On the Line: Will a Dallas-to-Houston Bullet Train Revolutionize Texas? - Dallas Observer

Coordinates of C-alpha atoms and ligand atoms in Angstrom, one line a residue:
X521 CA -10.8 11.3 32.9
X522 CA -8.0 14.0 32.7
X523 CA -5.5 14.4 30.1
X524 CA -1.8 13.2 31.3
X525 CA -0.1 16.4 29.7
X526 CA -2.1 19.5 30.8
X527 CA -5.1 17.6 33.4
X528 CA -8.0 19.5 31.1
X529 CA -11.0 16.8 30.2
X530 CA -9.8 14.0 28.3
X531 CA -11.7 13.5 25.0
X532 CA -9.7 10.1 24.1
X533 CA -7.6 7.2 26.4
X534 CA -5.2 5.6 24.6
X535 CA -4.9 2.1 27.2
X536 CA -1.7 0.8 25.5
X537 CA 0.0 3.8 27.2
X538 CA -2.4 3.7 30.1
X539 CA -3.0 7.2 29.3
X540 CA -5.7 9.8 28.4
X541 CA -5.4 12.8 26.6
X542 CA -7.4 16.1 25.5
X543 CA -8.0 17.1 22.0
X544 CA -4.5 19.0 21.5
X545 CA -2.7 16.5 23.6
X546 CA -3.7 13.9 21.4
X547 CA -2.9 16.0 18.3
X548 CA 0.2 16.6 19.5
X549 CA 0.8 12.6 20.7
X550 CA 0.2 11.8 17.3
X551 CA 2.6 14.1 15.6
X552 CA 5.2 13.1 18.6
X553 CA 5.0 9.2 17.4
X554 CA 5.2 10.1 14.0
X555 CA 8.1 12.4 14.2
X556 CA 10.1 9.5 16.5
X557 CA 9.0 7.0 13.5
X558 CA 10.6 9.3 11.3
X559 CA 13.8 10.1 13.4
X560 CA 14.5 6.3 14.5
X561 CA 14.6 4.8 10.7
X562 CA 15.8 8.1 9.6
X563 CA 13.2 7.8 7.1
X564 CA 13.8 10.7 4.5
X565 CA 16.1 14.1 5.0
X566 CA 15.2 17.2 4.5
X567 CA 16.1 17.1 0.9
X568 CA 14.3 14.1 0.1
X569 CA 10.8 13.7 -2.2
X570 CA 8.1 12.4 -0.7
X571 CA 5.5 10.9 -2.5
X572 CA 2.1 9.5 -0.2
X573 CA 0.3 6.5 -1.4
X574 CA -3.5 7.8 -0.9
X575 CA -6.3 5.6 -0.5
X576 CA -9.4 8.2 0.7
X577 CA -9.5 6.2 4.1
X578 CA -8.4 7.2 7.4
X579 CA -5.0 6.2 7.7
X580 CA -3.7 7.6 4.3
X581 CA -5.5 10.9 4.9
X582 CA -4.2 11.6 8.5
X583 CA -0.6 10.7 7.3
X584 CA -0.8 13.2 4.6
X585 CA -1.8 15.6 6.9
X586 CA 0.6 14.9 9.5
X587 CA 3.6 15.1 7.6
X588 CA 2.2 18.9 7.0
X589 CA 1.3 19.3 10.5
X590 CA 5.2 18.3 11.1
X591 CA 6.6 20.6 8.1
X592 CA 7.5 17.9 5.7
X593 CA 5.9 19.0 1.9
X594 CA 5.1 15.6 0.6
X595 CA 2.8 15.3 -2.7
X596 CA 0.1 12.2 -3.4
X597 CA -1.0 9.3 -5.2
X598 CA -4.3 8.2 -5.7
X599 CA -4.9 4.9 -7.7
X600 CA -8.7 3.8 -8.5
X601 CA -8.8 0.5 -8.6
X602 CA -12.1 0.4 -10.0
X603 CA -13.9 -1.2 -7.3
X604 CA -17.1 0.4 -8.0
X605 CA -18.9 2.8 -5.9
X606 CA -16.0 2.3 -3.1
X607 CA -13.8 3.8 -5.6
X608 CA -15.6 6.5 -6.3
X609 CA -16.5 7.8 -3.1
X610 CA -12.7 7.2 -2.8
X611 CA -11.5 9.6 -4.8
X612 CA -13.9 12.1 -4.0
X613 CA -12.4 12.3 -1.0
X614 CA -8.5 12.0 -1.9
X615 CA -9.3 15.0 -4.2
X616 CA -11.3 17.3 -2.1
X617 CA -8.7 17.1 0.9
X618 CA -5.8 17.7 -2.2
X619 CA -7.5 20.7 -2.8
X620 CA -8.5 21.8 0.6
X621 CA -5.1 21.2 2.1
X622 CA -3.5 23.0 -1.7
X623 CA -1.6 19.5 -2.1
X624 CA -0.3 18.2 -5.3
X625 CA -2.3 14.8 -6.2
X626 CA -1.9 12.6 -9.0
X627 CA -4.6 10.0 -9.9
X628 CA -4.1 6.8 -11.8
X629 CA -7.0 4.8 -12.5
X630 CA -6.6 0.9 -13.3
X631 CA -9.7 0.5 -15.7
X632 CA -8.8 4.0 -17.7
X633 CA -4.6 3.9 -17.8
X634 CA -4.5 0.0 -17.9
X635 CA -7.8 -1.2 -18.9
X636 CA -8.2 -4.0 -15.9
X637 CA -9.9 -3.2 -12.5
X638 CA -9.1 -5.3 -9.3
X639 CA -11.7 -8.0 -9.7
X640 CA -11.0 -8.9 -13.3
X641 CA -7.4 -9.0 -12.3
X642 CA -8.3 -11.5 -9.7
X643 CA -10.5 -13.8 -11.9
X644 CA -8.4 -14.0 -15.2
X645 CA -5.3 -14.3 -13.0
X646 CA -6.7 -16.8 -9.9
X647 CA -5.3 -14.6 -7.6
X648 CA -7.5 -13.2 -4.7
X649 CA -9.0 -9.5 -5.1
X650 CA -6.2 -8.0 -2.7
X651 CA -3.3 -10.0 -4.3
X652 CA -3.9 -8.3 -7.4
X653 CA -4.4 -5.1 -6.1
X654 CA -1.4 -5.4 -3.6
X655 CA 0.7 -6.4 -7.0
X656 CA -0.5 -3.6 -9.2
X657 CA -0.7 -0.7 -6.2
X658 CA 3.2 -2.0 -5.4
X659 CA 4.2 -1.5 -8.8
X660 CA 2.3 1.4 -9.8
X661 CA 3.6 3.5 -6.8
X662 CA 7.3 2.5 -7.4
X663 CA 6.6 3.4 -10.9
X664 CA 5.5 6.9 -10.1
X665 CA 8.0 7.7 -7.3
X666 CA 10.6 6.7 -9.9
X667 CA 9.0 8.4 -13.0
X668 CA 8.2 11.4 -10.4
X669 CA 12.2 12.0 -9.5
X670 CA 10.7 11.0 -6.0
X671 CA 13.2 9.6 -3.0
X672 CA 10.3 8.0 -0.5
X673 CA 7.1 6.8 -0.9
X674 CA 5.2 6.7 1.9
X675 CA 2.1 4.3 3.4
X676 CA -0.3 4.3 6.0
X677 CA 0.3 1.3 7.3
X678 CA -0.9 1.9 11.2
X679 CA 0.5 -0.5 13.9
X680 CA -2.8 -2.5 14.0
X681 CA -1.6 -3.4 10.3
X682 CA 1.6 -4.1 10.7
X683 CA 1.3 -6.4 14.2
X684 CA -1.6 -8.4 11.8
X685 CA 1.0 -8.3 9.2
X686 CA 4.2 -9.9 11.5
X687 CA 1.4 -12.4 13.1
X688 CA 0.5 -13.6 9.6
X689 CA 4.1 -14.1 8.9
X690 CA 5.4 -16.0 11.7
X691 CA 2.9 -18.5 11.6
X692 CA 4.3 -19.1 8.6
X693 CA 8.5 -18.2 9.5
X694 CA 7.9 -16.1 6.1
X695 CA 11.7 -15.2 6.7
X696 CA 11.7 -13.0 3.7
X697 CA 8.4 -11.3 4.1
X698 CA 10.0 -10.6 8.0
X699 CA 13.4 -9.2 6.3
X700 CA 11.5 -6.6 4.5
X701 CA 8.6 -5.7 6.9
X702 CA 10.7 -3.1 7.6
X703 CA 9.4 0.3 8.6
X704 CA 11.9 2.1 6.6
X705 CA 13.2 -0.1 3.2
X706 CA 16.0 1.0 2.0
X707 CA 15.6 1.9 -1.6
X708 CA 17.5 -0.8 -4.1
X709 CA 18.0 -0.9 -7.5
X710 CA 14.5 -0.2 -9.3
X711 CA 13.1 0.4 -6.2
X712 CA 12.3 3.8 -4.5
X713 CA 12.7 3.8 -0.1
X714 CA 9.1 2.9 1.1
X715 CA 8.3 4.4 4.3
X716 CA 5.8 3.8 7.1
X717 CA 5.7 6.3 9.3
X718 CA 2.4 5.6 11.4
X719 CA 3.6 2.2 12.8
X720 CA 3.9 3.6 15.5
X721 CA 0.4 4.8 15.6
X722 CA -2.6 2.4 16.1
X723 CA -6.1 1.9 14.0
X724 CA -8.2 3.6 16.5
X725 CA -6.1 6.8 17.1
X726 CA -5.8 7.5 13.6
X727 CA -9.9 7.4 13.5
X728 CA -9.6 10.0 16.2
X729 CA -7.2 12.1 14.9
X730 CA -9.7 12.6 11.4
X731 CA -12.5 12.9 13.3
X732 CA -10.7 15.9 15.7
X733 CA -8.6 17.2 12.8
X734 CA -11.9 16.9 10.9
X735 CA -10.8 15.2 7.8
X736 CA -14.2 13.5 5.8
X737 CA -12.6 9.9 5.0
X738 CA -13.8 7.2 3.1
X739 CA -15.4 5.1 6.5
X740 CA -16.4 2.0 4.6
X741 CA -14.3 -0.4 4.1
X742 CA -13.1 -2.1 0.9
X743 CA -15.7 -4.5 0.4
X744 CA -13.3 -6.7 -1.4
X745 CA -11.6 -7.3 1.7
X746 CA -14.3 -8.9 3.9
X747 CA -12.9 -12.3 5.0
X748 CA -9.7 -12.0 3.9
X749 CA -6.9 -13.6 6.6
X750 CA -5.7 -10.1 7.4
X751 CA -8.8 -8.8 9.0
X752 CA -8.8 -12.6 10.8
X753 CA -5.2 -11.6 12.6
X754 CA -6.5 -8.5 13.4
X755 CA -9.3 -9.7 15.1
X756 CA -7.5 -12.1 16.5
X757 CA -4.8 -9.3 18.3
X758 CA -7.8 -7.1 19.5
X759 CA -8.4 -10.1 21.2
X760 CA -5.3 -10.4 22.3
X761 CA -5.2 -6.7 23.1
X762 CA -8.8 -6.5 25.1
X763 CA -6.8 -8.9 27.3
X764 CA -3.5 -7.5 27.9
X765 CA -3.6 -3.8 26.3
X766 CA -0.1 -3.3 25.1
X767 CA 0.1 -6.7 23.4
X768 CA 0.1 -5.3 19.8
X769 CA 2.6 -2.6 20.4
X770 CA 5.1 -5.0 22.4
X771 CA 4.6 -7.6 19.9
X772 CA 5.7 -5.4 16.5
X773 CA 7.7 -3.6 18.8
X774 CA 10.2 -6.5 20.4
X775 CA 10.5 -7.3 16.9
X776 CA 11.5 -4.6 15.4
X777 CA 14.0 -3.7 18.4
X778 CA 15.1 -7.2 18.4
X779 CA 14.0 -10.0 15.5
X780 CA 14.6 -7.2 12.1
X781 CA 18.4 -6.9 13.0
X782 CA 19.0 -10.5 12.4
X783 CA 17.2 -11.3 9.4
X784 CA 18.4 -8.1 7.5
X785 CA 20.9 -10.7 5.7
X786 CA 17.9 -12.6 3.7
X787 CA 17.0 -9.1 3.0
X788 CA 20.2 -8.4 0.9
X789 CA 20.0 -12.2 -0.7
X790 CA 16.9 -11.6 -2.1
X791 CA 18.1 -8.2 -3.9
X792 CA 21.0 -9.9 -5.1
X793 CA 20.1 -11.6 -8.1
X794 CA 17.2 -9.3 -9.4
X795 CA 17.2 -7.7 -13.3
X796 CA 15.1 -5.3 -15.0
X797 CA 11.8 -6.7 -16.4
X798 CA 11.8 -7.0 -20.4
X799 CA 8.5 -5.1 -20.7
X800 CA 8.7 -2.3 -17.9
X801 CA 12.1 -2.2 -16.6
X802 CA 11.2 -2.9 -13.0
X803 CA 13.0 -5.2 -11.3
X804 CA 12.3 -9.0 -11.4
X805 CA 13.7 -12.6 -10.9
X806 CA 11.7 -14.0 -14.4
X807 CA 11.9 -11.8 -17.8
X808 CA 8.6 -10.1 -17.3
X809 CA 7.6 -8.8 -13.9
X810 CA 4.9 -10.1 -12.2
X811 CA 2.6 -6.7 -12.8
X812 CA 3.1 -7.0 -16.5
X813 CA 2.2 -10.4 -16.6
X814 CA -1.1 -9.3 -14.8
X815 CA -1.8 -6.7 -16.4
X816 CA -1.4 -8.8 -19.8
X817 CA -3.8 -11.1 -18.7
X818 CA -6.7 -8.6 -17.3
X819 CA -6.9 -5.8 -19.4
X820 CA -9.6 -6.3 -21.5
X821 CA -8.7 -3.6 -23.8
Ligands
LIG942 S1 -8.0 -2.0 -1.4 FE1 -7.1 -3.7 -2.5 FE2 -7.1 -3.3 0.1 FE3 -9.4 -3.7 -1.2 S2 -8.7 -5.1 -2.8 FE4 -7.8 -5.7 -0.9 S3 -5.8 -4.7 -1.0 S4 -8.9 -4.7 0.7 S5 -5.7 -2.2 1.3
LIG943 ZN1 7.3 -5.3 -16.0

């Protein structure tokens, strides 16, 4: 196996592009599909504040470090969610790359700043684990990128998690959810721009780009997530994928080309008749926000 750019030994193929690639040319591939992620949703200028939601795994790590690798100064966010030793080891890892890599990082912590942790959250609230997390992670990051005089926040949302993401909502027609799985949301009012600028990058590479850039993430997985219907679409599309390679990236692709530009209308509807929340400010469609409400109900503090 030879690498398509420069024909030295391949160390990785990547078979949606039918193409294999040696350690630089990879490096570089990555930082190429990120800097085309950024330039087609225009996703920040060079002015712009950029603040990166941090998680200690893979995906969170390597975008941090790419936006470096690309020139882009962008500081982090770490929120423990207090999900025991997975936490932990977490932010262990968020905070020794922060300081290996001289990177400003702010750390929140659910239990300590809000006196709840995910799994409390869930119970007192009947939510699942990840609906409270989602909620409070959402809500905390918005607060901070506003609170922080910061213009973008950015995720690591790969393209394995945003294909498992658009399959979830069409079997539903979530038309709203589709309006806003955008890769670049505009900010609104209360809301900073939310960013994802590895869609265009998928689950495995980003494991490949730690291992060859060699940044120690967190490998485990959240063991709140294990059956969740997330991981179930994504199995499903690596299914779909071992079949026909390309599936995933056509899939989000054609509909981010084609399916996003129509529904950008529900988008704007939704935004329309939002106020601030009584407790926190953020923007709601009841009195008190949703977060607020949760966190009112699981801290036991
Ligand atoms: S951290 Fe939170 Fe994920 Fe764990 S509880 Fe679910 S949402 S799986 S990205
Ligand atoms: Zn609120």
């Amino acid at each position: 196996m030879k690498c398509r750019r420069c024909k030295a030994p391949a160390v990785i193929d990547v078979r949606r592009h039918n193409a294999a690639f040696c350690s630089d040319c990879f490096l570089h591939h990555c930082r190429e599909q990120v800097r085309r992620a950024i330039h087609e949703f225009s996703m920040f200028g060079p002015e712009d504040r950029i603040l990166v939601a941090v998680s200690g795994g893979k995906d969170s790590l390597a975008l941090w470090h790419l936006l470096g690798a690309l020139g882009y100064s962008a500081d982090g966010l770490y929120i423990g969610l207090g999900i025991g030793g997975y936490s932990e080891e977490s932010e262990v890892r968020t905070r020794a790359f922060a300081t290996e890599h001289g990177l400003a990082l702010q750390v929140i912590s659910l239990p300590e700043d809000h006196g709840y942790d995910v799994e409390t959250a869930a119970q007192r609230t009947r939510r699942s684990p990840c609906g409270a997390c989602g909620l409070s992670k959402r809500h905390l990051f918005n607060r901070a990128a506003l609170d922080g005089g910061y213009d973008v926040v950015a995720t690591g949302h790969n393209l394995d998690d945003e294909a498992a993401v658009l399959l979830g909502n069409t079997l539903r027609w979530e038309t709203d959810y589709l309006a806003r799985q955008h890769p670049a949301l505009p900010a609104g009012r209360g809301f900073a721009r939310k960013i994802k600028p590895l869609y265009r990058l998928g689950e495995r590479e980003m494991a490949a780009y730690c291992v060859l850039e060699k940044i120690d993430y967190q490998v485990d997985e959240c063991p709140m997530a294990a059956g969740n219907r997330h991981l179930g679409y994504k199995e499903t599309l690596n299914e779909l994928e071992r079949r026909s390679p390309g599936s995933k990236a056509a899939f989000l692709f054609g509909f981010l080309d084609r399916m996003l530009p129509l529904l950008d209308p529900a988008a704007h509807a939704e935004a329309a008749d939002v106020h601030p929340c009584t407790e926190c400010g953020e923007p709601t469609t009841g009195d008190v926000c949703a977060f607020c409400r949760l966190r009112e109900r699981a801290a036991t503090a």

The Houston and Texas Central Railroad had come to Ellis County two decades earlier and transformed the area from lightly used pastureland to a powerhouse of cotton production, a place where an enterprising young man with a knack for farming might... He made enough off his first year's harvest to buy the property and enough in subsequent years to acquire neighboring parcels. By the time he died in 1939 he'd accumulated some 2,000 acres, which were divided equally among his three children, and then further divided among Sullivan's descendants as the years passed, some of whom farmed and some of whom went on to other work. Grandson John retired from farming in 1985. His son Jim, in his mid-30s at the time, had spent the past decade working in town, supervising tellers at Ennis State Bank, but he'd begun to chafe at the bland monotony of office work. "He had the equipment and all, so I made him a deal and moved in and started farming," Jim Sullivan recalls. Though Sam Sullivan's original 2,000 acres has been carved up among his various descendants, it has remained basically intact, enough so that the family still refers to it collectively as "the Sullivan land. " Jim grows a smattering of crops — corn, wheat, sunflowers, milo, some soy beans — on about 1,000 acres, some of which are in his father's name, some of which he rents from his non-farming relatives. Source: www.dallasobserver.com